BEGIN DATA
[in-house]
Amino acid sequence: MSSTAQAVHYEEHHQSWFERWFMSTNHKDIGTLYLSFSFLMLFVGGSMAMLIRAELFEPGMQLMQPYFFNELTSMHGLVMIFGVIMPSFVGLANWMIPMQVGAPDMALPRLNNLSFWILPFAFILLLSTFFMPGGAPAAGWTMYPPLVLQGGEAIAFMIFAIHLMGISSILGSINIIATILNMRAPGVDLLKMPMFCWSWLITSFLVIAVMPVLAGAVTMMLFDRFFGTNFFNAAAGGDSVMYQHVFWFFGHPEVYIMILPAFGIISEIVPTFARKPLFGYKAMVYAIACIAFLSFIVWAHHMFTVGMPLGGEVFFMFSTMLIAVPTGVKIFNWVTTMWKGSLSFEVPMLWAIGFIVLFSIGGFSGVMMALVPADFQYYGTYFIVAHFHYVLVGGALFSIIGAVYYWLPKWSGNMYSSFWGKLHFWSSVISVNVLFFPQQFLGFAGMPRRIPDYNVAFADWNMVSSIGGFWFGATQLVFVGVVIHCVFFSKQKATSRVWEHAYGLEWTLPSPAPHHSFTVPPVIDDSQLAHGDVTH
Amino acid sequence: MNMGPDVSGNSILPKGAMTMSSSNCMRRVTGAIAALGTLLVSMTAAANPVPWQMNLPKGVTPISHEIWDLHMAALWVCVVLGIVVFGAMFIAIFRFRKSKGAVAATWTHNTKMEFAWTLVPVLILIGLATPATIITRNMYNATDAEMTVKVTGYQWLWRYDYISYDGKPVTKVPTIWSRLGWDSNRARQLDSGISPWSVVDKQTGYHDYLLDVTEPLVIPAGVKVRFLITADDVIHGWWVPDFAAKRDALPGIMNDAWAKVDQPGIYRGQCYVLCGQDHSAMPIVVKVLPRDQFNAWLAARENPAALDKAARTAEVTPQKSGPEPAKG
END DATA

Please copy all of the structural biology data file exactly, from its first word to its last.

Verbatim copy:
[in-house]
Amino acid sequence: MSSTAQAVHYEEHHQSWFERWFMSTNHKDIGTLYLSFSFLMLFVGGSMAMLIRAELFEPGMQLMQPYFFNELTSMHGLVMIFGVIMPSFVGLANWMIPMQVGAPDMALPRLNNLSFWILPFAFILLLSTFFMPGGAPAAGWTMYPPLVLQGGEAIAFMIFAIHLMGISSILGSINIIATILNMRAPGVDLLKMPMFCWSWLITSFLVIAVMPVLAGAVTMMLFDRFFGTNFFNAAAGGDSVMYQHVFWFFGHPEVYIMILPAFGIISEIVPTFARKPLFGYKAMVYAIACIAFLSFIVWAHHMFTVGMPLGGEVFFMFSTMLIAVPTGVKIFNWVTTMWKGSLSFEVPMLWAIGFIVLFSIGGFSGVMMALVPADFQYYGTYFIVAHFHYVLVGGALFSIIGAVYYWLPKWSGNMYSSFWGKLHFWSSVISVNVLFFPQQFLGFAGMPRRIPDYNVAFADWNMVSSIGGFWFGATQLVFVGVVIHCVFFSKQKATSRVWEHAYGLEWTLPSPAPHHSFTVPPVIDDSQLAHGDVTH
Amino acid sequence: MNMGPDVSGNSILPKGAMTMSSSNCMRRVTGAIAALGTLLVSMTAAANPVPWQMNLPKGVTPISHEIWDLHMAALWVCVVLGIVVFGAMFIAIFRFRKSKGAVAATWTHNTKMEFAWTLVPVLILIGLATPATIITRNMYNATDAEMTVKVTGYQWLWRYDYISYDGKPVTKVPTIWSRLGWDSNRARQLDSGISPWSVVDKQTGYHDYLLDVTEPLVIPAGVKVRFLITADDVIHGWWVPDFAAKRDALPGIMNDAWAKVDQPGIYRGQCYVLCGQDHSAMPIVVKVLPRDQFNAWLAARENPAALDKAARTAEVTPQKSGPEPAKG